Jack The Ripper May Have Been Identified, According To New DNA Tests

03.18.19 1 month ago

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One of the great mysteries of life may have been solved. No, not definitive proof of a creator god. Nor what makes Popeyes taste way better than KFC. It’s the identity of Jack the Ripper, one of history’s great unsolved murder cases. According to a new case report published last week by the Journal of Forensic Sciences (as per The Sun), the culprit, thanks to new DNA testing, may be a 23-year-old Polish barber named Aaron Kosminski. Unless it’s not, and we’ll simply have to keep on keepin’ on knowing some things we can’t know.

This isn’t the first time Kosminski has been ID’d by a DNA match. Back in 2014, another test directed its fingers Kominski’s way. The damning evidence was a blood-soaked shawl linked to Catherine Eddowes and Elizabeth Stride, two of the five known Ripper victims killed in and around the Whitechapel district of London between 1888 and around 1891, though there may have been as many as eighteen.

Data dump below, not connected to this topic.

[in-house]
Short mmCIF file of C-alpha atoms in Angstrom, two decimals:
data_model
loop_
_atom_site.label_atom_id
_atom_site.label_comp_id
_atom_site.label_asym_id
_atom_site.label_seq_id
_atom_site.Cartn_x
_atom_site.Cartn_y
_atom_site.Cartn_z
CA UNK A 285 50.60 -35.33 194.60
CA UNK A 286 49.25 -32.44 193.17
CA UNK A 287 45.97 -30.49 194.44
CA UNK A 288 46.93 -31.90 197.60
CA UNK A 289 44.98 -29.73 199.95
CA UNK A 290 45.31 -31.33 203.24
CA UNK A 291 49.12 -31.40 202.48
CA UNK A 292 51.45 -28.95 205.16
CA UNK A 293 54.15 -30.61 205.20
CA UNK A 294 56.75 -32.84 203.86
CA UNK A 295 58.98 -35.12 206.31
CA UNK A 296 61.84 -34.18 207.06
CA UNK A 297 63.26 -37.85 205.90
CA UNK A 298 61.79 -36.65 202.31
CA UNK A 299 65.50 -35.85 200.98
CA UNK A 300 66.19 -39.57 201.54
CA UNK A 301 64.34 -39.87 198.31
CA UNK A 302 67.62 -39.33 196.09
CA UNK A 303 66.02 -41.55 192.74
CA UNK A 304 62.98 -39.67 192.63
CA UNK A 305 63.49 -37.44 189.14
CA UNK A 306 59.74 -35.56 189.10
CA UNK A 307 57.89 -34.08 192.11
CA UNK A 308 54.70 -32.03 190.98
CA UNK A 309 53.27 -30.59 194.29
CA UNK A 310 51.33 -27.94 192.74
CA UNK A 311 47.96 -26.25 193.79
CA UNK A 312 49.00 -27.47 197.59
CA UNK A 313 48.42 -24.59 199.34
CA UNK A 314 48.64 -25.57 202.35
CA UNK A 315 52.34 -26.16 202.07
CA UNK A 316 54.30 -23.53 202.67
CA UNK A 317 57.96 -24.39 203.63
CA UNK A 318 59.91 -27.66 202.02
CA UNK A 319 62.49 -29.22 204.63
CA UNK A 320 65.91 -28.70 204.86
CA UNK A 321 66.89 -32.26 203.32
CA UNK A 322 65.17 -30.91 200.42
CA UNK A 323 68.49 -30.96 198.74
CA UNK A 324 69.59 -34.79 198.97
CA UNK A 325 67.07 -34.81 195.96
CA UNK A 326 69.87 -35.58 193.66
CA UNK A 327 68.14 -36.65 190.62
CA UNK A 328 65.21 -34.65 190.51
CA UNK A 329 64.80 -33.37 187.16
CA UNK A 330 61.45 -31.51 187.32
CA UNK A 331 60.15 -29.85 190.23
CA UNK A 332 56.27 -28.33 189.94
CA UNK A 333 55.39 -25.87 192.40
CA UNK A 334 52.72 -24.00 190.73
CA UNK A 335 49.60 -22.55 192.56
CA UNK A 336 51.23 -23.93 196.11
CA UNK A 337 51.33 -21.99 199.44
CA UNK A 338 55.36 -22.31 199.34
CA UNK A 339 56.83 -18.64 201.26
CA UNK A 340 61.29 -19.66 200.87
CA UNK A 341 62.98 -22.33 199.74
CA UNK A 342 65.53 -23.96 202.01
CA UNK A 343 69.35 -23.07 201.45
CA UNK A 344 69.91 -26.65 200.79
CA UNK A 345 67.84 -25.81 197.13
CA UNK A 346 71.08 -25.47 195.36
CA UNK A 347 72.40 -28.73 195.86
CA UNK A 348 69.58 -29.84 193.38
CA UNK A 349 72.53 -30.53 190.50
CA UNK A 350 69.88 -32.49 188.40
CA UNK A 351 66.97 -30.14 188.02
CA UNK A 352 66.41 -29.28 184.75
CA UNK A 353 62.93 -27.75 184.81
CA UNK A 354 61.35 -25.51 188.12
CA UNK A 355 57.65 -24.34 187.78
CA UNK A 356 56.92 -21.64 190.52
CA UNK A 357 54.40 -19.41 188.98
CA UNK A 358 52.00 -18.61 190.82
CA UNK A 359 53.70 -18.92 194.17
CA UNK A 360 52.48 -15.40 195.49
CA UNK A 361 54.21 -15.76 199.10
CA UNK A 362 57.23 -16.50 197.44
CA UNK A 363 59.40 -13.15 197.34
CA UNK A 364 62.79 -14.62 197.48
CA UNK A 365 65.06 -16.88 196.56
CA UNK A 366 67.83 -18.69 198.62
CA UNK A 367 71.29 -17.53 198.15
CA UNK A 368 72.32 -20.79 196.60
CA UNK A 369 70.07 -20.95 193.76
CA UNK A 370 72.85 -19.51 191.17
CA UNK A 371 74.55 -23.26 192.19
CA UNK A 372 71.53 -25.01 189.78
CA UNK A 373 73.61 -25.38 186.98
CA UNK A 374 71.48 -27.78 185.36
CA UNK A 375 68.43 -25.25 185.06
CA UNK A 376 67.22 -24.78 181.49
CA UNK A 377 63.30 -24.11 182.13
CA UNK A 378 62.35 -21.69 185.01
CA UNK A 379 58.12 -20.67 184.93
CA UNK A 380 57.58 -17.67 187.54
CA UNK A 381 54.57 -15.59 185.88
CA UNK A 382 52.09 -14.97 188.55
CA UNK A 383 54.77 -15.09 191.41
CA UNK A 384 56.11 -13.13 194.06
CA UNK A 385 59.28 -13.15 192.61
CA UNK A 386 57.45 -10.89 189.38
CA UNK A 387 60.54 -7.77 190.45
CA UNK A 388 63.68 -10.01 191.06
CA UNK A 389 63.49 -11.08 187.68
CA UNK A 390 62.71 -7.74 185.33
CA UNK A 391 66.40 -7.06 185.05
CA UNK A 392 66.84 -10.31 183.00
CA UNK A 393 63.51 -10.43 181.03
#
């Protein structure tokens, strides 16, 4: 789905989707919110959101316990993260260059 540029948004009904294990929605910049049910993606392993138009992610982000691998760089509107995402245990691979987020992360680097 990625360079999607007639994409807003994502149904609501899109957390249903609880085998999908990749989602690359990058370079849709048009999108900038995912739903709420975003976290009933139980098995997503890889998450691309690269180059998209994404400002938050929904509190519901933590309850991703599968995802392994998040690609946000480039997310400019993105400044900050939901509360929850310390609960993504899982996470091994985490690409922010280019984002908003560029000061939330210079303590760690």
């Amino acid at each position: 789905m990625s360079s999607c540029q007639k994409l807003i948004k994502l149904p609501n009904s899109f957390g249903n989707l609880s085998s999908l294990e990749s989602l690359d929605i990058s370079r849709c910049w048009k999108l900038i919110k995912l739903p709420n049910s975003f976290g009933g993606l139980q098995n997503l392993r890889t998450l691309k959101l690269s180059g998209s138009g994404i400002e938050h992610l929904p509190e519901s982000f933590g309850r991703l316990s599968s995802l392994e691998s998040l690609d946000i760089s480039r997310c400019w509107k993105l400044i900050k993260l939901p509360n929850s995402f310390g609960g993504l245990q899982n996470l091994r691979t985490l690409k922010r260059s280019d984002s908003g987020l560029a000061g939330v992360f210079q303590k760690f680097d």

This latest batch of tests has been heralded by researchers as “the most systematic and most advanced genetic analysis to date regarding the Jack the Ripper murders.” The report, they said, describes “for the first time systematic, molecular level analysis of the only surviving physical evidence linked to the Jack the Ripper murders.”

Kosminski was confirmed as the probable murderer after researchers compared fragments of DNA taken from the shawl to those taken from Kosminski’s known living descendants.

“Finding both matching profiles in the same piece of evidence enhances the statistical probability of its overall identification and reinforces the claim that the shawl is authentic,” the researchers said.

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